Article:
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Thirty-Third Annual Meeting of the Society for Research in Psychopathology

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42. Methods for Measuring Quality of Life in Schizophrenia: Does Insight Matter?

Improving quality of life (QoL) is an important treatment target of schizophrenia-spectrum disorders; thus, accurately measuring QoL in this population is crucial. Insight of one’s illness is often impaired in those with schizophrenia and is associated with QoL. Insight may be especially pertinent in the assessment of self-reported QoL as opposed to clinician-rated measures because validity of self-report depends on one’s ability to accurately recount their experience. The current project sought to determine: 1) the role of insight in the assessment of self-reported versus clinician-rated QoL; and 2) if insight affects the relationship between QoL and general functioning. Results revealed weak correlations between domains of the self-reported SF-36 and clinician-rated Heinrich’s QoL Scale. Insight was found to moderate the association between the SF-36 Emotional Well-being and the Heinrich’s Intrapsychic Foundations subscales (b=-0.104, SE=0.047, t(28)=-2.179, p=0.038), but did not significantly moderate relationships in other domains. Clinician-rated QoL was more highly correlated with both social and role functioning than self-reported QoL. Insight did not significantly moderate the relationship between self-reported QoL and global functioning for any domains. Results suggest different methods for assessing QoL may not be targeting equivalent constructs. Implications for the use of QoL assessments in treatment will be discussed.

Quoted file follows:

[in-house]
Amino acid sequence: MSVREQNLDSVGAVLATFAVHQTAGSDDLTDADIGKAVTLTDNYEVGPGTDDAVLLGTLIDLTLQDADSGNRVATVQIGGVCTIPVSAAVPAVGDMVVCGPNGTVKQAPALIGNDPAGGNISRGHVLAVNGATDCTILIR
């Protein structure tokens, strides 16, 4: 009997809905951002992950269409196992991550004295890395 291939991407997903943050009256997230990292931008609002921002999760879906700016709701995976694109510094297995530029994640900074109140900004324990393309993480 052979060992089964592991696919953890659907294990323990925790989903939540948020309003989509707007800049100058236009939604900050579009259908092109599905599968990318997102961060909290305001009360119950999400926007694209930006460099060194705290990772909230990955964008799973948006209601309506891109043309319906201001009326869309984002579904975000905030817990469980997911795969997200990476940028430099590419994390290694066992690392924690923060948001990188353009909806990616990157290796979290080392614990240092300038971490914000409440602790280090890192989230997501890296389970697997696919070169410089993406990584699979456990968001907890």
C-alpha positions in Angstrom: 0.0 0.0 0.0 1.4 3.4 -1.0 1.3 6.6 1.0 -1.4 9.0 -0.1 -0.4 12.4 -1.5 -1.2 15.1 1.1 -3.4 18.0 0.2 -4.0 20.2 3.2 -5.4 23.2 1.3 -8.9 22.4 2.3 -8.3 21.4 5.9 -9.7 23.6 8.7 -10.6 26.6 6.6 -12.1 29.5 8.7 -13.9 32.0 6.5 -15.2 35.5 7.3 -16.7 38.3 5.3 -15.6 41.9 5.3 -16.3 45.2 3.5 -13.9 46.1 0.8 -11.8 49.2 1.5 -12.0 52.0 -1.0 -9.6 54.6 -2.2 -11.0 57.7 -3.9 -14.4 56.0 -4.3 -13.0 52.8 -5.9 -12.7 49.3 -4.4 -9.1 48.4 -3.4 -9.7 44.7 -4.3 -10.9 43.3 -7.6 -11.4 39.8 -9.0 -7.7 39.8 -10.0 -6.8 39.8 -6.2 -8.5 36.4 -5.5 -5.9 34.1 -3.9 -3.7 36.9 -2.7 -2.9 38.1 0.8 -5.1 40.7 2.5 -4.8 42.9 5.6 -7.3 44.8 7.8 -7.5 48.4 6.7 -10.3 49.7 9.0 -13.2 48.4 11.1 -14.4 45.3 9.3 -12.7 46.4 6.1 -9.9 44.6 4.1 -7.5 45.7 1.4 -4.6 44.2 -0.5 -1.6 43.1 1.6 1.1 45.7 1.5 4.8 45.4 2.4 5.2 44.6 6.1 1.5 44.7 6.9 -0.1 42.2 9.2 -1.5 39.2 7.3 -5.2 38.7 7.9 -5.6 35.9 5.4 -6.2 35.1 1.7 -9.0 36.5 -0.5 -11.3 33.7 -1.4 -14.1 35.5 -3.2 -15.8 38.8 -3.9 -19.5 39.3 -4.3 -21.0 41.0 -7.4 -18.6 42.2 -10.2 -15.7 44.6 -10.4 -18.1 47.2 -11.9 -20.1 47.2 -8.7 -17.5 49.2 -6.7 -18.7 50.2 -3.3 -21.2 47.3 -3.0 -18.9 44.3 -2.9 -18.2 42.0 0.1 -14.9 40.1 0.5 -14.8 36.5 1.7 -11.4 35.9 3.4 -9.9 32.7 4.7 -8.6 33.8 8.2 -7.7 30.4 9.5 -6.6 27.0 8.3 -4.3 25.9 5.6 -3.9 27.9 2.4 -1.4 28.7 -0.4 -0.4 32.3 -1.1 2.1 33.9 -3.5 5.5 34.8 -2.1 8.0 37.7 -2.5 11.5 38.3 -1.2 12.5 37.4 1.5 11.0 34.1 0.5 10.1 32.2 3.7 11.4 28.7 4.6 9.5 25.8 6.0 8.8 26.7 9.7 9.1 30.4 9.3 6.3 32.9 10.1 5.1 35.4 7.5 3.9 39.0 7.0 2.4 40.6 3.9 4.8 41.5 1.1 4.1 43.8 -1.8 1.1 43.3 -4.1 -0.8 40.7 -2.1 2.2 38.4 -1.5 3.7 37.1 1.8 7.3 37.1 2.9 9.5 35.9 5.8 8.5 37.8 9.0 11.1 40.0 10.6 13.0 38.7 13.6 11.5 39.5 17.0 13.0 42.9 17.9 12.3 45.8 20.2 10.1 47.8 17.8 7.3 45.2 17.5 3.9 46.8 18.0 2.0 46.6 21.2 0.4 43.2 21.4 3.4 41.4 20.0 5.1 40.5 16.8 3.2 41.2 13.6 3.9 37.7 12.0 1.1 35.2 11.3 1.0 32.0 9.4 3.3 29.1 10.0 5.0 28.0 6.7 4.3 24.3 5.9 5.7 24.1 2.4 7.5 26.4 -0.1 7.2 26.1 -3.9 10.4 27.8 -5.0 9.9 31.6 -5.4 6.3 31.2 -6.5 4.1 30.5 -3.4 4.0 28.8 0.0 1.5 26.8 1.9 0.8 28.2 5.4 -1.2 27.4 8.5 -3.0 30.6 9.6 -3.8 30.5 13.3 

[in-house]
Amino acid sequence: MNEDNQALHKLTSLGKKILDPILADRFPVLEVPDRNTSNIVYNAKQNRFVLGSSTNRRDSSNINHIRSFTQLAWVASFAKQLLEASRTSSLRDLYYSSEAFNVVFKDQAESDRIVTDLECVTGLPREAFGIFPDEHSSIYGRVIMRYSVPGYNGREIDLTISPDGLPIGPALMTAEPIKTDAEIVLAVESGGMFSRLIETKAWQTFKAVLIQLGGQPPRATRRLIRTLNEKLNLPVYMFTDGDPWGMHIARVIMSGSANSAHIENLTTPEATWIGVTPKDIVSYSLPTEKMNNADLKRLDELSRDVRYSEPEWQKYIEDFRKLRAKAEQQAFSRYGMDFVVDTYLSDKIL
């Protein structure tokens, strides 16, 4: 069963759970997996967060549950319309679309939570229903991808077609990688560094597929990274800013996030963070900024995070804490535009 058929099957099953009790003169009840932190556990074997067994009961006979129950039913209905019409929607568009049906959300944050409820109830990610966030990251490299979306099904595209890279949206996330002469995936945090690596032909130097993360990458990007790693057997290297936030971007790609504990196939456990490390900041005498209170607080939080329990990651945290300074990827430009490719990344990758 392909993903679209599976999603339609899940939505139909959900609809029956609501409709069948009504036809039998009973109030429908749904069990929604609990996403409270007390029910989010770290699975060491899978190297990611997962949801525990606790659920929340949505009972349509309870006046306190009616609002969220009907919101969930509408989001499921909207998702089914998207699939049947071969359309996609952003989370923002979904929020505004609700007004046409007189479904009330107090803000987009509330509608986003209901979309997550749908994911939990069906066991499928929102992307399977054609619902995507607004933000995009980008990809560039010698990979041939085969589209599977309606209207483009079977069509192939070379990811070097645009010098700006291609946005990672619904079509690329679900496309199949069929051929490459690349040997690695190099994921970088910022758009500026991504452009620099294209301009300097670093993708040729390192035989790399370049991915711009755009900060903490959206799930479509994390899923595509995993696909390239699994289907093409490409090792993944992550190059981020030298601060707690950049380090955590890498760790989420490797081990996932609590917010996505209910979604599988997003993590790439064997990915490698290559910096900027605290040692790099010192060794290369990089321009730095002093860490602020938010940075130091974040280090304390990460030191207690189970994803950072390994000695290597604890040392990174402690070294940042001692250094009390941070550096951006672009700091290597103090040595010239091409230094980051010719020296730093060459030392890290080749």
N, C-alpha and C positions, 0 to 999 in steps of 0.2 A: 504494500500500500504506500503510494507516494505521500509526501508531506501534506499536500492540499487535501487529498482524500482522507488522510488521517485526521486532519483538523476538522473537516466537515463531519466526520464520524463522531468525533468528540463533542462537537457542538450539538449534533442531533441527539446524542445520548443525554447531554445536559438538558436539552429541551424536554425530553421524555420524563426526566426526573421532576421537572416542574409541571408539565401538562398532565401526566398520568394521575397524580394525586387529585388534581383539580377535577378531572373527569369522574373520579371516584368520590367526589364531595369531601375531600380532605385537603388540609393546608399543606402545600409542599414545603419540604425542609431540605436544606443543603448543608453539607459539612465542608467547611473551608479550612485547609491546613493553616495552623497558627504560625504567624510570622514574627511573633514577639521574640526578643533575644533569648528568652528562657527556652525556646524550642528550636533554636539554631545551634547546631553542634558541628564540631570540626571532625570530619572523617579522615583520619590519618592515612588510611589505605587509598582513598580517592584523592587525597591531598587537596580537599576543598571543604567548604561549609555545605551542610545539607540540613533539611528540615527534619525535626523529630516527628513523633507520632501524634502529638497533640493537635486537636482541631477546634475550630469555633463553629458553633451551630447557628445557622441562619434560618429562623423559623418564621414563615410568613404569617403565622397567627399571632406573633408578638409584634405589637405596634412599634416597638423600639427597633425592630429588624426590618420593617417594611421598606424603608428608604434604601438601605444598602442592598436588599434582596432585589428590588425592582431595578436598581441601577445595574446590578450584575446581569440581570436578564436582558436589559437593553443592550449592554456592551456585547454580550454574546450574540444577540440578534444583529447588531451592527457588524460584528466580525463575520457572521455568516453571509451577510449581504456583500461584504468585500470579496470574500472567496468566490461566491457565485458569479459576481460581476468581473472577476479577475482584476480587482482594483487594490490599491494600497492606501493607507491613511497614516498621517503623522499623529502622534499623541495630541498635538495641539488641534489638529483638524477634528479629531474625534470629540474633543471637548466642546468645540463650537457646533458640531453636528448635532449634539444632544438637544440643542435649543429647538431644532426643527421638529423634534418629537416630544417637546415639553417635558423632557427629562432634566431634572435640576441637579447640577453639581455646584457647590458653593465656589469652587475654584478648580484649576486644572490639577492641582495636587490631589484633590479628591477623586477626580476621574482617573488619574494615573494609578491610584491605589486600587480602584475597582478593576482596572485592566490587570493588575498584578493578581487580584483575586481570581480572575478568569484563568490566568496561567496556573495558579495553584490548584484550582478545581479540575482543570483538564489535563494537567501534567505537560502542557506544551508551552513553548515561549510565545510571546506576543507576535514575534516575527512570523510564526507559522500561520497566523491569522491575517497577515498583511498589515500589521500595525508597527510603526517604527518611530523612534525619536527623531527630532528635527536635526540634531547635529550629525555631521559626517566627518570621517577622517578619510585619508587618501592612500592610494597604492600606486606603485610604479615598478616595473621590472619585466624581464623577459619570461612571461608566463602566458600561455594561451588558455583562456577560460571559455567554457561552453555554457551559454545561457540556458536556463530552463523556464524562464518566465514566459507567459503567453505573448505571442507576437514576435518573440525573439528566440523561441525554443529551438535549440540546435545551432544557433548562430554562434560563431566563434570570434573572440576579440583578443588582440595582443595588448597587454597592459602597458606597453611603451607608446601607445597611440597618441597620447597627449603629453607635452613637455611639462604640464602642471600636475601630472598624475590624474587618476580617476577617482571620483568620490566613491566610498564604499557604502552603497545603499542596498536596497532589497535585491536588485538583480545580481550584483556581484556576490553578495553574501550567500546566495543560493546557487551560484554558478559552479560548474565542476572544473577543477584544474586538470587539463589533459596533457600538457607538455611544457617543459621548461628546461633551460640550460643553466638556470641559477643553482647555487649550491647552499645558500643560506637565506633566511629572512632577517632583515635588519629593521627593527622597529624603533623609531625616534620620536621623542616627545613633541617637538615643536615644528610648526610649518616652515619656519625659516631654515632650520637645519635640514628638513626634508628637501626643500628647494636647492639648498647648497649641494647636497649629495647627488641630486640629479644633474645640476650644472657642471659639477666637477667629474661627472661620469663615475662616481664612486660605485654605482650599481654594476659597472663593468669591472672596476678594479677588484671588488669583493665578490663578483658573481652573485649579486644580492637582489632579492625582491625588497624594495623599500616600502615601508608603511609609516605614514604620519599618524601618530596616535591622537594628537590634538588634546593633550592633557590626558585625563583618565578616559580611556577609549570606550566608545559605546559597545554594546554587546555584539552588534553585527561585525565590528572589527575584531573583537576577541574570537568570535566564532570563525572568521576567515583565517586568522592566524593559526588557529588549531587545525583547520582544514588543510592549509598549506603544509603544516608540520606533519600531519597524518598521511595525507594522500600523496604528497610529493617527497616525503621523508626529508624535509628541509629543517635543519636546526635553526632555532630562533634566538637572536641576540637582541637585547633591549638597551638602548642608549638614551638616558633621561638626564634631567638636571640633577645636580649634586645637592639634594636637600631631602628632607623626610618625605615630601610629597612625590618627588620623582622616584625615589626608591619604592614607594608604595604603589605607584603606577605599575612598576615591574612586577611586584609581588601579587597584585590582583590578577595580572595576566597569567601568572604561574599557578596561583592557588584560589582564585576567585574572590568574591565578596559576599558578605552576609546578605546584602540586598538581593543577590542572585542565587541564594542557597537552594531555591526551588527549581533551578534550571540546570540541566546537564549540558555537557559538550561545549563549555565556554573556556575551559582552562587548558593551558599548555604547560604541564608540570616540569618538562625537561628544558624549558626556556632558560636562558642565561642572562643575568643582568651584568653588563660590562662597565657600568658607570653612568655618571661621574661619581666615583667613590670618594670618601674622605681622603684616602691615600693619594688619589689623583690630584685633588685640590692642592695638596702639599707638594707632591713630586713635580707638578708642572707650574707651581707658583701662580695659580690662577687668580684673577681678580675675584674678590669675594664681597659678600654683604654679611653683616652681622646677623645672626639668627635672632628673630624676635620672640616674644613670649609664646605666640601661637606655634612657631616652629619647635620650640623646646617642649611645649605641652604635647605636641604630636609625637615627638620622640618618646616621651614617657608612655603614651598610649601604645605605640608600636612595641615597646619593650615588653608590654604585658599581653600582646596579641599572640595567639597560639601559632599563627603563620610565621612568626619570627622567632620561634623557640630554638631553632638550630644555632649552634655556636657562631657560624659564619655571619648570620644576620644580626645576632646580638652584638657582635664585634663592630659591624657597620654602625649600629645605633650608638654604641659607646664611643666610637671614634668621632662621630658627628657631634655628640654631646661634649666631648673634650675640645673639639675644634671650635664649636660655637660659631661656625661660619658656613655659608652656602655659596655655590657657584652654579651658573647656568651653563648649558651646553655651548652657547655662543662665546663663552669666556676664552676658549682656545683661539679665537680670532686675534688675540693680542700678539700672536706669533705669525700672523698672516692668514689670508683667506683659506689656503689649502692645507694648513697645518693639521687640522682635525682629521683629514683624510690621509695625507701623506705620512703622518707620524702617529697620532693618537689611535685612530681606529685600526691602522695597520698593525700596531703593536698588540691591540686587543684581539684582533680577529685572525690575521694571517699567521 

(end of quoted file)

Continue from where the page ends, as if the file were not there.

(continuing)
Danielle M. Beaudette
Indiana University—Purdue University Indianapolis

Mahogany Monette
Indiana University—Purdue University Indianapolis

Jessica Mickens
Indiana University—Purdue University Indianapolis

Evan Myers
Indiana University—Purdue University Indianapolis

Kyle S. Minor
Indiana University—Purdue University Indianapolis

 


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